Your Hands in VR

We underestimate how much we use our hands to interact with our real world. We point, hold, flip off, grab, touch, weigh, caress and feel -- all with our hands and fingers. The hand is a complex thing to replicate but some companies are starting to experiment with hand tracking to find more genuine ways to incorporate hand gestures in Virtual Reality.

Manus VR is making the first consumer Virtual Reality glove. It is a clever way to incorporate natural finger and hand gestures in a virtual world.

Leap Motion and Oculus Rift came out with a hack that enabled your Leap Motion device to track your hand while in your virtual world. Hand tracking without the gloves!

Microsoft just recently released some of their VR hand-tracking prototypes. By using their Kinect technology they can more precisely emulate a virtual sense of touch.

These great advances hint to a UI mechanism that can be useful and natural within Virtual Reality. However, Kinect and Leap Motion have taught us that humans don’t like using hand gestures for long periods of time. Hand tracking alone can’t be the answer for the future of UI in VR. And that is where the promise of the next computational interface can help influence the future of Virtual Reality.

Your Voice in VR

All the big tech companies are betting on the grand vision that “conversation as a platform” will be the next big paradigm shift in how we interact with our computers. And I believe UI in VR will benefit greatly from this new conversational platform. Yes, natural language processing is a problem we have been trying to solve for quite some time and still frustrating to use. But it is finally starting to become useful, open and (more importantly) reliable. My Amazon Echo works surprisingly well inside the home. Apple recently expanded Siri to be able to communicate with other apps and companies. Samsung just recently purchased Viv, the original creators of Siri, to get into the voice assistant game. It is hard to ignore the direction we are headed and the big tech companies are bolstering their efforts in natural language processing.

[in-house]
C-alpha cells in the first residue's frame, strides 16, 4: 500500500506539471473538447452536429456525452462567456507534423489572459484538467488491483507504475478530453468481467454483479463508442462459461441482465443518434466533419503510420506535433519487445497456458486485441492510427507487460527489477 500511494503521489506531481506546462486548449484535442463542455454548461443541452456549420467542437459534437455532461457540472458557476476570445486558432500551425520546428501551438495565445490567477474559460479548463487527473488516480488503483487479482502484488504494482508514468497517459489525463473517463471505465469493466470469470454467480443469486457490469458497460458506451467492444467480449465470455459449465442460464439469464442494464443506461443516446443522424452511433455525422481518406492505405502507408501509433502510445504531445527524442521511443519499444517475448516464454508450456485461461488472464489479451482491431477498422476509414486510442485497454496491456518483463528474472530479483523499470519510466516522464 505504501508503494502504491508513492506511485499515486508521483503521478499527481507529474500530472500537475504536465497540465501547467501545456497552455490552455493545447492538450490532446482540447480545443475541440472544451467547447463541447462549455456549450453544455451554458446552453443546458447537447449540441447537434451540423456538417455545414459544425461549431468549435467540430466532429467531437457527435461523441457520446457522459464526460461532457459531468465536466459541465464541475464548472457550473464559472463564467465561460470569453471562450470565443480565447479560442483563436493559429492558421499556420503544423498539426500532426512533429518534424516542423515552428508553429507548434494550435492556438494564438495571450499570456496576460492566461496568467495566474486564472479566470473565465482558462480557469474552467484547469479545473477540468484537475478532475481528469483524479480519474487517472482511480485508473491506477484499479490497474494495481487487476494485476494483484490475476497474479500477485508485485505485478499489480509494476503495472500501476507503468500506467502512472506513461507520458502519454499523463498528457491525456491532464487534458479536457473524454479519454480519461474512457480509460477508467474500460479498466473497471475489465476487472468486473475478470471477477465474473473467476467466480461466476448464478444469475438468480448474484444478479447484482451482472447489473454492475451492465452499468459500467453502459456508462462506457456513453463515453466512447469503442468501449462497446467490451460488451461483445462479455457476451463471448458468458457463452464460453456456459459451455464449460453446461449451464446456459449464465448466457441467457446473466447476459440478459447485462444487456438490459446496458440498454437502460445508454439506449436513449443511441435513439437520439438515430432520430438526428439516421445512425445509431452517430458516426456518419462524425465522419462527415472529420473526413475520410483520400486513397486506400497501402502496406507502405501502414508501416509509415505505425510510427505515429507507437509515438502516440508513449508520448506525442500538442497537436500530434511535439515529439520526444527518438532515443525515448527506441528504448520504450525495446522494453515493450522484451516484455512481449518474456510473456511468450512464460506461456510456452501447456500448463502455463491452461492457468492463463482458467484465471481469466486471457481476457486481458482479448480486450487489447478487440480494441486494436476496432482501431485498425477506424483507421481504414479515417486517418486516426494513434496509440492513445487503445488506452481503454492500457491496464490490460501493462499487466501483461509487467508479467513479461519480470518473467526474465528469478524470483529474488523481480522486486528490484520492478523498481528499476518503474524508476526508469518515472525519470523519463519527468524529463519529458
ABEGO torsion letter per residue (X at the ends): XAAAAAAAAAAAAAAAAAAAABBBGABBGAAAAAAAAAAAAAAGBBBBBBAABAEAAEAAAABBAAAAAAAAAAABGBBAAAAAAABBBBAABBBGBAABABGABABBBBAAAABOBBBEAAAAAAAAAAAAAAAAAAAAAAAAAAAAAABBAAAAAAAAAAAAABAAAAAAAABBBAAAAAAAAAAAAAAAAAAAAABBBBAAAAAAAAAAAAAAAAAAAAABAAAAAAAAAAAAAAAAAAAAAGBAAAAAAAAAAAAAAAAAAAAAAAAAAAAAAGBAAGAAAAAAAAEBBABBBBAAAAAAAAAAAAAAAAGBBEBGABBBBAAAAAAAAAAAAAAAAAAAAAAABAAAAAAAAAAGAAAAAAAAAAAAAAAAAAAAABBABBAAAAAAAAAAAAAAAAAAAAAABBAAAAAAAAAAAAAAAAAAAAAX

Combining natural language processing with hand gesture interaction makes for a powerful and familiar combination of how we interact with our surroundings. We are moving away from the need to physically see and touch and moving towards a UI that is more based on voice and gestures -- just like humans naturally interact. Quick hand gestures and voice commands can make a very genuine combination in helping UI in VR feel right.

It’s exciting to be at the infancy of Virtual Reality because it gives us the opportunity to help define and invent the standards and best practices that will survive the test of time and become nomenclature in mainstream VR. I’m putting my money on the right balance of gestures and voice recognition becoming natural ways we interact with our virtual worlds. I may be wrong, but I can say with certainty that joysticks are not the final answer for UI in VR.